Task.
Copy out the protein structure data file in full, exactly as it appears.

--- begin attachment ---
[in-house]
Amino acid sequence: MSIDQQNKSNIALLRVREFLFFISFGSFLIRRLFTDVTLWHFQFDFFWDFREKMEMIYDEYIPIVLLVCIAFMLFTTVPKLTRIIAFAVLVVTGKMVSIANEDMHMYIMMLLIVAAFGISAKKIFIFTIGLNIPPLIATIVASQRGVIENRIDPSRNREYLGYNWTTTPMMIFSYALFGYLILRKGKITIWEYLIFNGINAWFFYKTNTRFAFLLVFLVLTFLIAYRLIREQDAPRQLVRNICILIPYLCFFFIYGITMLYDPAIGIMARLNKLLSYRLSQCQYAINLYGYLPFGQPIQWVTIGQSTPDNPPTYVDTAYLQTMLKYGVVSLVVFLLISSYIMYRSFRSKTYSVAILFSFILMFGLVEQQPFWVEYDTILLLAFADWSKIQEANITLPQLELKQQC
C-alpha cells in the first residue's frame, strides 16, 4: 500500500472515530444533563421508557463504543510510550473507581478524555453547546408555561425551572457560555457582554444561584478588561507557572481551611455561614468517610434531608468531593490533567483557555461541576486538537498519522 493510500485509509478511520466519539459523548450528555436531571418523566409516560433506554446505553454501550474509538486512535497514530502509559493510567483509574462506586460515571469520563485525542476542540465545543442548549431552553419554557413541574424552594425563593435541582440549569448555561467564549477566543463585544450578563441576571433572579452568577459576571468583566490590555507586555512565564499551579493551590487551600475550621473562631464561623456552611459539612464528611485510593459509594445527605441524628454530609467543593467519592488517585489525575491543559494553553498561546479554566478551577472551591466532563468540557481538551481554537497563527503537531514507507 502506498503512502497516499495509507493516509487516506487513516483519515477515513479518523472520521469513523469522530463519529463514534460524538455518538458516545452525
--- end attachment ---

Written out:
[in-house]
Amino acid sequence: MSIDQQNKSNIALLRVREFLFFISFGSFLIRRLFTDVTLWHFQFDFFWDFREKMEMIYDEYIPIVLLVCIAFMLFTTVPKLTRIIAFAVLVVTGKMVSIANEDMHMYIMMLLIVAAFGISAKKIFIFTIGLNIPPLIATIVASQRGVIENRIDPSRNREYLGYNWTTTPMMIFSYALFGYLILRKGKITIWEYLIFNGINAWFFYKTNTRFAFLLVFLVLTFLIAYRLIREQDAPRQLVRNICILIPYLCFFFIYGITMLYDPAIGIMARLNKLLSYRLSQCQYAINLYGYLPFGQPIQWVTIGQSTPDNPPTYVDTAYLQTMLKYGVVSLVVFLLISSYIMYRSFRSKTYSVAILFSFILMFGLVEQQPFWVEYDTILLLAFADWSKIQEANITLPQLELKQQC
C-alpha cells in the first residue's frame, strides 16, 4: 500500500472515530444533563421508557463504543510510550473507581478524555453547546408555561425551572457560555457582554444561584478588561507557572481551611455561614468517610434531608468531593490533567483557555461541576486538537498519522 493510500485509509478511520466519539459523548450528555436531571418523566409516560433506554446505553454501550474509538486512535497514530502509559493510567483509574462506586460515571469520563485525542476542540465545543442548549431552553419554557413541574424552594425563593435541582440549569448555561467564549477566543463585544450578563441576571433572579452568577459576571468583566490590555507586555512565564499551579493551590487551600475550621473562631464561623456552611459539612464528611485510593459509594445527605441524628454530609467543593467519592488517585489525575491543559494553553498561546479554566478551577472551591466532563468540557481538551481554537497563527503537531514507507 502506498503512502497516499495509507493516509487516506487513516483519515477515513479518523472520521469513523469522530463519529463514534460524538455518538458516545452525